I’ve been teaching a class at Columbia which Gary Scheytgart calls Fiction for Dummies but is more accurately a fiction class for poets and creative nonfiction writers who want to steal from the genre. One of these students emailed me with her first story, exclaiming how hard fiction is to write, compared to nonfiction. You have to make everything up!
I have just concluded the opposite. I am writing a biography/memoir about the life of anarchist Modernist Lola Ridge who consorted with the likes of Marianne Moore and William Carlos Williams. You’ve never heard of her, partly because her executor has been promising a biography for the last forty years and is holding the papers, and partly because her work didn’t follow the Eliot and Pound maxims of staying divorced from life and politics.
My publisher suggested a fancy hybrid approach of biography/memoir, not me. Researching and then organizing that research along the lines of creative fiction, that is, with characters, plot, motivation, is a double job to start with. I’m triply challenged when I apply myself to the memoir aspect. Just having lived through events doesn’t give me anything approaching insight. Sure, there’s a nimbus of emotion surrounding the madeleine but where is causality when I need it? I strongly prefer to concoct fiction that slowly reveals itself while I am discovering the details to support it.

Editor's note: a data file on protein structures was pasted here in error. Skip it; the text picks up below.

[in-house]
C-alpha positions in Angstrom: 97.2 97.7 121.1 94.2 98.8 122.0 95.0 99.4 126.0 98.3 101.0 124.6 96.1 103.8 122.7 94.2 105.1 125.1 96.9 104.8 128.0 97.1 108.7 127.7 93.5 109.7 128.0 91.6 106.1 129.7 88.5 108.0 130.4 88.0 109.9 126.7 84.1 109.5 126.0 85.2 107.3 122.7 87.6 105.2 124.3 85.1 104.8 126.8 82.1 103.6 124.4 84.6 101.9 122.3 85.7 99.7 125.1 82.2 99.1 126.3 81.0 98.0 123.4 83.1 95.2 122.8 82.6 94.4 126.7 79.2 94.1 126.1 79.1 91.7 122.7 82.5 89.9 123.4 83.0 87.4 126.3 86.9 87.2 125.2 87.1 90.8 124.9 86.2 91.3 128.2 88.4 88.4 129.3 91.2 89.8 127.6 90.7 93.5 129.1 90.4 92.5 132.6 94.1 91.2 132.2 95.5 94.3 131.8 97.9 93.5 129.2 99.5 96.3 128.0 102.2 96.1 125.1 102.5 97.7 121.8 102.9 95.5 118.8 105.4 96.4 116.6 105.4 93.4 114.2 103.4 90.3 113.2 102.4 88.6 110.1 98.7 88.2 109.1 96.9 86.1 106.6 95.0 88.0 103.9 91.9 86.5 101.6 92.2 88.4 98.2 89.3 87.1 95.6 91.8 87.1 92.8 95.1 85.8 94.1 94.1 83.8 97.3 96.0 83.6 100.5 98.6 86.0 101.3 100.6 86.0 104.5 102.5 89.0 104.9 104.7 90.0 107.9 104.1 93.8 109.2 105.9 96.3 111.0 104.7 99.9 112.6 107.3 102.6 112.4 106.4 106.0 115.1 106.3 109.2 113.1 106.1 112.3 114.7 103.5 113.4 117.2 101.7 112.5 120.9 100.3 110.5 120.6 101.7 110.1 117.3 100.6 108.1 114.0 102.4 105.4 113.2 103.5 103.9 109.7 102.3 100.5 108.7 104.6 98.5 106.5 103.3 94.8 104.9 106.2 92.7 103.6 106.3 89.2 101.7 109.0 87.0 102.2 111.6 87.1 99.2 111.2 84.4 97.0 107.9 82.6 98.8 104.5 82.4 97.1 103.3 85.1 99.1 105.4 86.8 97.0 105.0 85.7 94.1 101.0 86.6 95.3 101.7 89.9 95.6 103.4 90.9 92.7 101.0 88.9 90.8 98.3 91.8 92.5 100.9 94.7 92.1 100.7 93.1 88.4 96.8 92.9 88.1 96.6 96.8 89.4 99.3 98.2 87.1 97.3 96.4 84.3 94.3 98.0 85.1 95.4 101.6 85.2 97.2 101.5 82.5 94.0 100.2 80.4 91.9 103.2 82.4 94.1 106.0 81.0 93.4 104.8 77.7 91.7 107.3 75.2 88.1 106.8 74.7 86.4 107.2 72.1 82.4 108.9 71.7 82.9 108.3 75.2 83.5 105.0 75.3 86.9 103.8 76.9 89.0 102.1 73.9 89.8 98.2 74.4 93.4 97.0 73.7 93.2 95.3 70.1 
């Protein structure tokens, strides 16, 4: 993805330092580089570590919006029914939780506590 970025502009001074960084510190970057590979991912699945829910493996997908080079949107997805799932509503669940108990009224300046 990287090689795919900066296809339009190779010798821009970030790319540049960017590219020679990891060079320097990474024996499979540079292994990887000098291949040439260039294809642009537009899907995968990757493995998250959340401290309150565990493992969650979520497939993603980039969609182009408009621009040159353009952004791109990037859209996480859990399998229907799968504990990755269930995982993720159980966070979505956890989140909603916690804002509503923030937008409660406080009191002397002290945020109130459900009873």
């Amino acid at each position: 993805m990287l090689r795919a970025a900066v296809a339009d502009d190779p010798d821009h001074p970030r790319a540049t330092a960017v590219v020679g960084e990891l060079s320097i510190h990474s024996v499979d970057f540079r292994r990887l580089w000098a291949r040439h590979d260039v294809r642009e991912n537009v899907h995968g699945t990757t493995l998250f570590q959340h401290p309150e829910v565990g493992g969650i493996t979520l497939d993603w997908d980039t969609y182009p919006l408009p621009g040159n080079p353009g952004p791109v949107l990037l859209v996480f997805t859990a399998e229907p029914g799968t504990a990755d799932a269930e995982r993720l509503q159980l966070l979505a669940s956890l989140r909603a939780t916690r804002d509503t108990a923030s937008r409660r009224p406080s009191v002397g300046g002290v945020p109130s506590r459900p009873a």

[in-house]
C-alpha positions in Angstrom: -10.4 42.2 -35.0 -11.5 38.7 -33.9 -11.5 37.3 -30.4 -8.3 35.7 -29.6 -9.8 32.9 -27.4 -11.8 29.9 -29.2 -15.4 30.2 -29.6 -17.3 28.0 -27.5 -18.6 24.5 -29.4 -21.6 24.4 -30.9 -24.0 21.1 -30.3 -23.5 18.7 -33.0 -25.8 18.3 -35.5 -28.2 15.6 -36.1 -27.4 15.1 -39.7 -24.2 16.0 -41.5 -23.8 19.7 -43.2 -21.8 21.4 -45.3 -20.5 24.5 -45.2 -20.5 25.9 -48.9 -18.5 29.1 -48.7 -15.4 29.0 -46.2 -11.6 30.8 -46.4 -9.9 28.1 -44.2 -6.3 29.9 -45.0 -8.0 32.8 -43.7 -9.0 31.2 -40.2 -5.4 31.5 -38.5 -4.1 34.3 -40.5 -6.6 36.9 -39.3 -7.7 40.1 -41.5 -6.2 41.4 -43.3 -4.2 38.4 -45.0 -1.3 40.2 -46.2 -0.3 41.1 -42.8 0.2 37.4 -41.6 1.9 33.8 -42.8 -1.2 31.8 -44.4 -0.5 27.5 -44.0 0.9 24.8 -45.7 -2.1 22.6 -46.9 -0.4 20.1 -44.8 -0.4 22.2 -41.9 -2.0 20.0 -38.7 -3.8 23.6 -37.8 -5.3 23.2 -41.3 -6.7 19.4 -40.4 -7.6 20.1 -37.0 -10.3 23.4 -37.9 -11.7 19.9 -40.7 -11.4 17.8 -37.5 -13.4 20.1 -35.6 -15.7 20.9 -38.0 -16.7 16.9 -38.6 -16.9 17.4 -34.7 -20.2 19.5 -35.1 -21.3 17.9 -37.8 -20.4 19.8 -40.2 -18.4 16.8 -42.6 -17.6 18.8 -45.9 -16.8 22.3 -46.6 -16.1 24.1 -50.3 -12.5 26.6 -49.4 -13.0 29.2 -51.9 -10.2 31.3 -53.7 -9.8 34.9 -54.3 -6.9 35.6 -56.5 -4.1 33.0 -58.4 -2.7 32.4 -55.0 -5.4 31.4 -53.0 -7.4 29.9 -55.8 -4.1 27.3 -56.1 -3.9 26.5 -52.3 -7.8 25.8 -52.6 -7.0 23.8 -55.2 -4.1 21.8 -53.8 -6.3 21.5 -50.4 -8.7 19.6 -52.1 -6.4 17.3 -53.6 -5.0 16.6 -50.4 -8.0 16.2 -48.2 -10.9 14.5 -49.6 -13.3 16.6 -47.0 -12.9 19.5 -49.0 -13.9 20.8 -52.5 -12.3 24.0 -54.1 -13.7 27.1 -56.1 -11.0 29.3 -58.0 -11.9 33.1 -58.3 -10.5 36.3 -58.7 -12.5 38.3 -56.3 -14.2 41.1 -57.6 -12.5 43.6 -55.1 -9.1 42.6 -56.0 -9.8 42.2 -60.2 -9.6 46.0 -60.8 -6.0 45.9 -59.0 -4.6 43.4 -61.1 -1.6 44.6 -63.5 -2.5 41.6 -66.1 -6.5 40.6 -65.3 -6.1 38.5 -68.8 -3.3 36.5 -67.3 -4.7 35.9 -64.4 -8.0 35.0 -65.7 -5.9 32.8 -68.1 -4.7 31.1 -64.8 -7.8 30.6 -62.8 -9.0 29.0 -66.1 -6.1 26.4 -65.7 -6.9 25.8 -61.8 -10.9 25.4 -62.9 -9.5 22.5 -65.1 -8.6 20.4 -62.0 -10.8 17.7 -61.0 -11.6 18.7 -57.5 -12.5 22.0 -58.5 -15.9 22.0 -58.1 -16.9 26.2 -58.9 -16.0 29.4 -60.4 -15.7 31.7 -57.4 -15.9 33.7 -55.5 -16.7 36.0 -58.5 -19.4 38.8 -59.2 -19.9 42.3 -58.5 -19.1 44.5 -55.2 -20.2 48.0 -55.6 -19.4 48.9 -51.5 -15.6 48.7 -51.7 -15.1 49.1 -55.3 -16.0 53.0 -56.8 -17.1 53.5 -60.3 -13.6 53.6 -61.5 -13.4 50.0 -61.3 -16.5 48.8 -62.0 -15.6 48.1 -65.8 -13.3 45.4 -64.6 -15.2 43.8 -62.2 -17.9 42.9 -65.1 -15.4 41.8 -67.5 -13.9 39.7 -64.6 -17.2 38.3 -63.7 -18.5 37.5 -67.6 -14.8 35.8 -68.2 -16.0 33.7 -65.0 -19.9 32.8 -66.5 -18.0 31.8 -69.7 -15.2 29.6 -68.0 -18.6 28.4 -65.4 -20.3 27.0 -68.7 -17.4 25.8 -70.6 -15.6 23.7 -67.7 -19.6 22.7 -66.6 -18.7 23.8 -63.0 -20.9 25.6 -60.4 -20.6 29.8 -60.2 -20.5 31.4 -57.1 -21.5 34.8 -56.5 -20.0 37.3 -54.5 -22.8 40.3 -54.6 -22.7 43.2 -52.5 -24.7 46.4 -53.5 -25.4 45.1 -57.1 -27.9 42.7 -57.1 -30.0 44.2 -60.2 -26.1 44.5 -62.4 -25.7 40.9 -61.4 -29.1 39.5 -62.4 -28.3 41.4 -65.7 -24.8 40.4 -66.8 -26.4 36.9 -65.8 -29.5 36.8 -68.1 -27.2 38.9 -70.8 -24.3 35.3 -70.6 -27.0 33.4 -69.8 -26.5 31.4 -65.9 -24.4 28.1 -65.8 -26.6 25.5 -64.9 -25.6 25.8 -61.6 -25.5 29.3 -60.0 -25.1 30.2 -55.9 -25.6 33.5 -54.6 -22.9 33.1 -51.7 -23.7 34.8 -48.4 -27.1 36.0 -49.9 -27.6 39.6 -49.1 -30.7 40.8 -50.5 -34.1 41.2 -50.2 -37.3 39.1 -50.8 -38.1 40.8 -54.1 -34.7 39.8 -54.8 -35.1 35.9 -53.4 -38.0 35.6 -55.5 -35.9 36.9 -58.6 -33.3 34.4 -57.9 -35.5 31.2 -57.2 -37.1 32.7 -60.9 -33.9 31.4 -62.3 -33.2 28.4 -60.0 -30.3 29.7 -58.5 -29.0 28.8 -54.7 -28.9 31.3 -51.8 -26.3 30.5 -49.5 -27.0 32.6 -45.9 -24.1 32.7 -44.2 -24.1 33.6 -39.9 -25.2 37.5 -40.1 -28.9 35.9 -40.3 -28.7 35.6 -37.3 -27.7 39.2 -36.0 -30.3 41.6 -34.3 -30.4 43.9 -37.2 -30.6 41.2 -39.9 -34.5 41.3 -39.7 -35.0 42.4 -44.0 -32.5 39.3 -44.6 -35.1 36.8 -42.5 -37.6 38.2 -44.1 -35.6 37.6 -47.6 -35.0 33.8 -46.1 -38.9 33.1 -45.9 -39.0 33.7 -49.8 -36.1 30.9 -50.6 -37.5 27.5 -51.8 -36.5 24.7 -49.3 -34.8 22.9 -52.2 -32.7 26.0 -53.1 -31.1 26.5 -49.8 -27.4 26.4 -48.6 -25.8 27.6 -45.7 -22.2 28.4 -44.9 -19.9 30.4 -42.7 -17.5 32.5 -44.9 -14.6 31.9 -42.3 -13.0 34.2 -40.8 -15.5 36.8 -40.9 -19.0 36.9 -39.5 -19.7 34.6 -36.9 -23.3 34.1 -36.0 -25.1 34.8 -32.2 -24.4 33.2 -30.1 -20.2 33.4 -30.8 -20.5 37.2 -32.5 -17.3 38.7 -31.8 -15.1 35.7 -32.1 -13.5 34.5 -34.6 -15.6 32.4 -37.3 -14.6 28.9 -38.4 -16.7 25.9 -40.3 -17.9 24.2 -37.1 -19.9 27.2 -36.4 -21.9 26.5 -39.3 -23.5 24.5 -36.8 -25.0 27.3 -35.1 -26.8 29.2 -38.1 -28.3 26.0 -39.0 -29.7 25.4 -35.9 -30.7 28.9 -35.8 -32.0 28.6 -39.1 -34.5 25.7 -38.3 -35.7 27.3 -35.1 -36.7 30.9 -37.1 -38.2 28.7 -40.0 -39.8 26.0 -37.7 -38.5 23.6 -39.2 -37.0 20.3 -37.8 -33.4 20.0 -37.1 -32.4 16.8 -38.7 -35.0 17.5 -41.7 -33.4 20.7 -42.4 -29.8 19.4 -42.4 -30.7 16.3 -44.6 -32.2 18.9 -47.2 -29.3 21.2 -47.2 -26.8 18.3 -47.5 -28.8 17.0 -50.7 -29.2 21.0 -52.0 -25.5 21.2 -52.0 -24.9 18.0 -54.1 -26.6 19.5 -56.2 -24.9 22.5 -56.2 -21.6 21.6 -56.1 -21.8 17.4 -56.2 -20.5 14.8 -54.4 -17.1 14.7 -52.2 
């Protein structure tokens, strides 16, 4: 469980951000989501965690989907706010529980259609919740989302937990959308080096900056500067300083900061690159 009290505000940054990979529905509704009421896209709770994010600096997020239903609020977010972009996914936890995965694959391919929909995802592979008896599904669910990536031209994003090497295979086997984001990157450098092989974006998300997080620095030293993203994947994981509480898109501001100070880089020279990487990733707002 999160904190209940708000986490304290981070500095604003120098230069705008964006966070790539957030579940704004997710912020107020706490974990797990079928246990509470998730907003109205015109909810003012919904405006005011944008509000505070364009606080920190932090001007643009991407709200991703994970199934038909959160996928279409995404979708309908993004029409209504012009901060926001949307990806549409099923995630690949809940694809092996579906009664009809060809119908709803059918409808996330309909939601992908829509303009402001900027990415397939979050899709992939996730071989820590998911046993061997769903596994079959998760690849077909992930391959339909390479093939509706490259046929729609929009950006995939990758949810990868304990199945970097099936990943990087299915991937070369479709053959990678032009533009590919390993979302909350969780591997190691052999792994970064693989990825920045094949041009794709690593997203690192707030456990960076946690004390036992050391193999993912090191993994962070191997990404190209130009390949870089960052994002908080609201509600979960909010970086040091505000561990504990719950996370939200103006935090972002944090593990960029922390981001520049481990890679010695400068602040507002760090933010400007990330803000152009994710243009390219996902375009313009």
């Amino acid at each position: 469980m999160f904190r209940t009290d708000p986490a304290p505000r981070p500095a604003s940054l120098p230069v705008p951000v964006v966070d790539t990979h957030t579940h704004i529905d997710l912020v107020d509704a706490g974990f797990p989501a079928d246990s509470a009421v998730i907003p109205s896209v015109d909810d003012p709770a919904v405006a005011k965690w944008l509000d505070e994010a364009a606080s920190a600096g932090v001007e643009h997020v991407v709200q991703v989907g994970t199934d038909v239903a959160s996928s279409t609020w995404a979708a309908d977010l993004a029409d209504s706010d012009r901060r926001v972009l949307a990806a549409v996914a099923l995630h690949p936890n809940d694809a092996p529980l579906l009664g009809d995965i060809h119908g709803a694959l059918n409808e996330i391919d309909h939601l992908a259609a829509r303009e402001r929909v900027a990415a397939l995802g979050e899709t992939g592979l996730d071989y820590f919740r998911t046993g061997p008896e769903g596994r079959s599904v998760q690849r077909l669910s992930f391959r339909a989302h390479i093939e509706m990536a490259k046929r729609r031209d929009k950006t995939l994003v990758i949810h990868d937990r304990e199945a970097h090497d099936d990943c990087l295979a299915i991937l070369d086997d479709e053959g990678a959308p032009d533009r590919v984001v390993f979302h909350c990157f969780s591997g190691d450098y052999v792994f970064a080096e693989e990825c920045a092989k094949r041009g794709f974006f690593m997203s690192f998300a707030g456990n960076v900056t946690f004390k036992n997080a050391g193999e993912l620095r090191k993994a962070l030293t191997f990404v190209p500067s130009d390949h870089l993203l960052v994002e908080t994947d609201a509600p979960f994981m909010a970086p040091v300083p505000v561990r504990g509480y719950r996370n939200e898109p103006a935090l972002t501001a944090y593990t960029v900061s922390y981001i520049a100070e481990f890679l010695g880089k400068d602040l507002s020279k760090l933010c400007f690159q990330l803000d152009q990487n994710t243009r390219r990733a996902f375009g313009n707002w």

My fourth novel Tin God, reissued this April, started from a dream about a conquistador and a “drug situation” maybe my brother was involved in. All I had to do was figure out how to put two completely different stories together. With nonfiction, you have all these footnote-y details lying around everywhere that don’t quite go together. And where are they when you think you’ve got a match? But there is, I admit, big payoff when—voila!—I uncover a piece that illuminates everything, e.g., a letter that says Ridge regretted dropping her son off at an orphanage.
I say: footnotes for fiction! Let’s make those fiction writers cough up their sources, they (and me) who so easily assert that they’re crafting truth out of the dross of imagination. Let’s see the ticket that cop gave you that made your mother so mad you had to write a short story to figure out she was having an affair with him. You know you have it around somewhere.
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